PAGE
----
MacKenzie Scott is at it again, only this time she’s not telling. One of the world’s most active philanthropists announced a fourth round of donations to charities but instead of listing the organizations receiving funds and how much, she pontificated on the word philanthropy, and what it means, in a 1,757-word essay posted Wednesday on Medium, titled “No Dollar Signs This Time.”
What’s getting left out? Please spread the word about the giving no one is talking about in your community. https://t.co/gBL2iHlLep
— MacKenzie Scott (@mackenziescott) December 8, 2021
“It’s not a word I have ever loved or identified with. A lifetime of cultural references associated it with financially wealthy people who believed they knew best how to solve other people’s problems. Since I did not believe myself to be such a person, I had always felt more kinship with people who offered a couch when someone said they needed a couch,” she wrote.
“Somewhere along the line, this big, lovely word had shriveled to describing the humanitarian impulses of less than 1% of the world’s population,” Scott wrote. “I hope any attention from this writing falls on what I have in common with every person who ever acted on an impulse to help someone,” she wrote.
“How much or how little money changes hands doesn’t make it philanthropy. Intention and effort make it philanthropy. If we acknowledge what it all has in common, there will be more of it.”
In her previous posts announcing gifts, Scott often made the point that the focus should not be on her or on the dollar amounts given but the organizations and the work that they do. That was the case this time too. “I want to let each of these incredible teams speak for themselves first if they choose to, with the hope that when they do, media focuses on their contributions instead of mine,” she wrote.
In three rounds of gifts over the past year or so, Scott has given away some $8.5 billion to 786 organizations:
Scott has used the website Medium to announce her gifts each of the four times she’s made announcements. She’s just as infrequent a user of Twitter but for sharing her news, Tweeting four times and following no one, despite almost 184,000 followers, before yesterday’s announcement.
“What’s getting left out? Please spread the word about the giving no one is talking about in your community,” Scott wrote in her fifth ever Tweet yesterday, linking to her announcement.
Except yesterday, Scott engaged briefly on Twitter after some conversations on the platform within philanthropy circles.
Thanks @BenSoskis (and others). I wonder if answer is in encouraging all to share about their giving, emphasizing that all forms play an important role from which everyone can learn and take inspiration. For my own part, I have appreciated seeing interest in understanding … https://t.co/OeUwsJJ7Wn
— MacKenzie Scott (@mackenziescott) December 9, 2021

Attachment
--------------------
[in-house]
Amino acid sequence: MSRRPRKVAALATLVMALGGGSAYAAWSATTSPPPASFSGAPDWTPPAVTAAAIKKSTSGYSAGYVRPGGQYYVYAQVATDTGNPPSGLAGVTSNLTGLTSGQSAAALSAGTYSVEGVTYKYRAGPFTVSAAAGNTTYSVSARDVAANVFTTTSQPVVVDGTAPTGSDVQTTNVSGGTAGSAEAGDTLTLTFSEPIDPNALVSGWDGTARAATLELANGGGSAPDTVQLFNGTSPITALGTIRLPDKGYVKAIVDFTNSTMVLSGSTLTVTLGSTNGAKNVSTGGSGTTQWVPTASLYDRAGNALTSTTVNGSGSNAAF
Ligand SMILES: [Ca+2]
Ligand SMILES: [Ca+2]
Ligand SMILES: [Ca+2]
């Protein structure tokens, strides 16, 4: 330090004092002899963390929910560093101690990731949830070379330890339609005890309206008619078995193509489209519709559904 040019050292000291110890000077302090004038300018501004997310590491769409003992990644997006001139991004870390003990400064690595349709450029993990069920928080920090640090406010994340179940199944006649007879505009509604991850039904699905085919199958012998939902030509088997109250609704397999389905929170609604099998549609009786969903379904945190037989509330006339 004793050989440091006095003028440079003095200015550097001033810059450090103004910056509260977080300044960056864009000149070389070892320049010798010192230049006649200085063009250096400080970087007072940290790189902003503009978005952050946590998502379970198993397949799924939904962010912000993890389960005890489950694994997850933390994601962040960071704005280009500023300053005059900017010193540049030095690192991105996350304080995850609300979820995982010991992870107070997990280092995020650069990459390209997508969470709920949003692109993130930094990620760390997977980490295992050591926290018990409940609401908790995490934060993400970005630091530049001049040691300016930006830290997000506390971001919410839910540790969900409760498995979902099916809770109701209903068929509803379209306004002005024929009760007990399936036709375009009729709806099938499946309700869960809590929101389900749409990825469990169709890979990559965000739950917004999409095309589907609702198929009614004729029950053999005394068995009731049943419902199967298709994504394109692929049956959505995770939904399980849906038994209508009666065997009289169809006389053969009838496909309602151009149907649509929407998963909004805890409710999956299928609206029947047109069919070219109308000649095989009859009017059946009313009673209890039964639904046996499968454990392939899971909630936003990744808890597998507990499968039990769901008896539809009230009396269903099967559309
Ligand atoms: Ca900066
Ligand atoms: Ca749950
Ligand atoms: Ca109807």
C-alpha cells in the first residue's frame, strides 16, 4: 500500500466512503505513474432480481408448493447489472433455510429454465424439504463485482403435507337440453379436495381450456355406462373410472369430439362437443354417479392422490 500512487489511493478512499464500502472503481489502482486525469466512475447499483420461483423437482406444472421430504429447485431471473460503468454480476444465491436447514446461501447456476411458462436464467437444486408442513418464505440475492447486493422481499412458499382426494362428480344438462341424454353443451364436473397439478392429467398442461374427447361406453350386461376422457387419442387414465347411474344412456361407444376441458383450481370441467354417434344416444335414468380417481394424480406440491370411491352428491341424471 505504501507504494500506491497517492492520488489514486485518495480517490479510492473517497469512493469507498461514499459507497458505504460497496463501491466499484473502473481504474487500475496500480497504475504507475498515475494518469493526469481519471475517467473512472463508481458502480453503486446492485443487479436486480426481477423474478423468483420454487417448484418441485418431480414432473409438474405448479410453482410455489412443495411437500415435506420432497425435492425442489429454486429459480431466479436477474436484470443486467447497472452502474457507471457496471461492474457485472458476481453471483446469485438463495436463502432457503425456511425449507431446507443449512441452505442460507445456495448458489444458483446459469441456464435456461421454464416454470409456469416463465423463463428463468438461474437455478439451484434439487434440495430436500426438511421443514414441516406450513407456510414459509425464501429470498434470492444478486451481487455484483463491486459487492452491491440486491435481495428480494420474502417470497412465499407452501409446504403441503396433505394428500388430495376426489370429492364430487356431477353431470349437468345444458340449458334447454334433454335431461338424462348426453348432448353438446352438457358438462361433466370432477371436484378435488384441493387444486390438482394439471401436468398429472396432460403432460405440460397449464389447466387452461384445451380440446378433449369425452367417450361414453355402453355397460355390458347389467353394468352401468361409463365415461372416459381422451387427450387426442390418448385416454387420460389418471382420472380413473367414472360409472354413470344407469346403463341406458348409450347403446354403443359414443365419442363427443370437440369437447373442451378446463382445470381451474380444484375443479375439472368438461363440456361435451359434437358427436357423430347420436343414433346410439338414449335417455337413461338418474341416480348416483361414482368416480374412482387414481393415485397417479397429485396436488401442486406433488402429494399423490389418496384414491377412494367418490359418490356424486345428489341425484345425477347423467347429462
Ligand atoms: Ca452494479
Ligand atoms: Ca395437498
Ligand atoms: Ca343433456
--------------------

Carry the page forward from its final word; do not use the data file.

Ben Soskis, a researcher at the Urban Institute and philanthropy historian, said Scott’s announcement touches on a question that many in the sector are grappling with: how to direct to mega-philanthropists the scrutiny their outsized power demands without granting them disproportionate honor and respect. “Scott’s post forces us to confront a deep conundrum: how do we hold the wealthiest donors among us to account without suggesting that their giving is deserving of any more respect than the giving of the rest of us?”
Scott responded via Twitter, thanking Soskis and others. “I wonder if answer (sic) is in encouraging all to share about their giving, emphasizing that all forms play an important role from which everyone can learn and take inspiration. For my own part, I have appreciated seeing interest in understanding what my team is doing. We are in process on a way of sharing details about our first 2+ years of work, including recent gifts, and look forward to sharing that in the year to come in another forum, with the hope it may in a modest way be a resource to some, like the data so many have shared with us. We could not be doing this without this kind of generosity from others. Information, too, is an important form of giving.”
Others also worried that transparency is being lost in Scott not announcing more details about her giving.
1) I agree with @mackenziescott when she writes in her post today: “the kindness in one unexpected hour of free snow-shoveling for a sick neighbor may trigger a domino effect of gratitude- and gratification-inspired kindnesses that could go on for years.” https://t.co/no3XovZJTe
— Phil Buchanan (@philxbuchanan) December 8, 2021
Phil Buchanan, president of the Center for Effective Philanthropy (CEP), which previously received a gift from Scott, said scaling back transparency about gifts to nonprofits won’t help that people aren’t paying enough attention to a broader definition of philanthropy. “I hope she will embrace a less opaque approach – and set up an entity with staff that will discuss her giving and respond to media inquiries. She doesn’t have to do that of course. But I hope she will,” Buchanan said, via Twitter.
Elizabeth Dale, an associate professor of nonprofit leadership at Seattle University, said via Twitter that by choosing modesty and not sharing who she’s giving to, Scott may be hurting the very causes she wants to help — and missing the opportunity to highlight issues of inequality.
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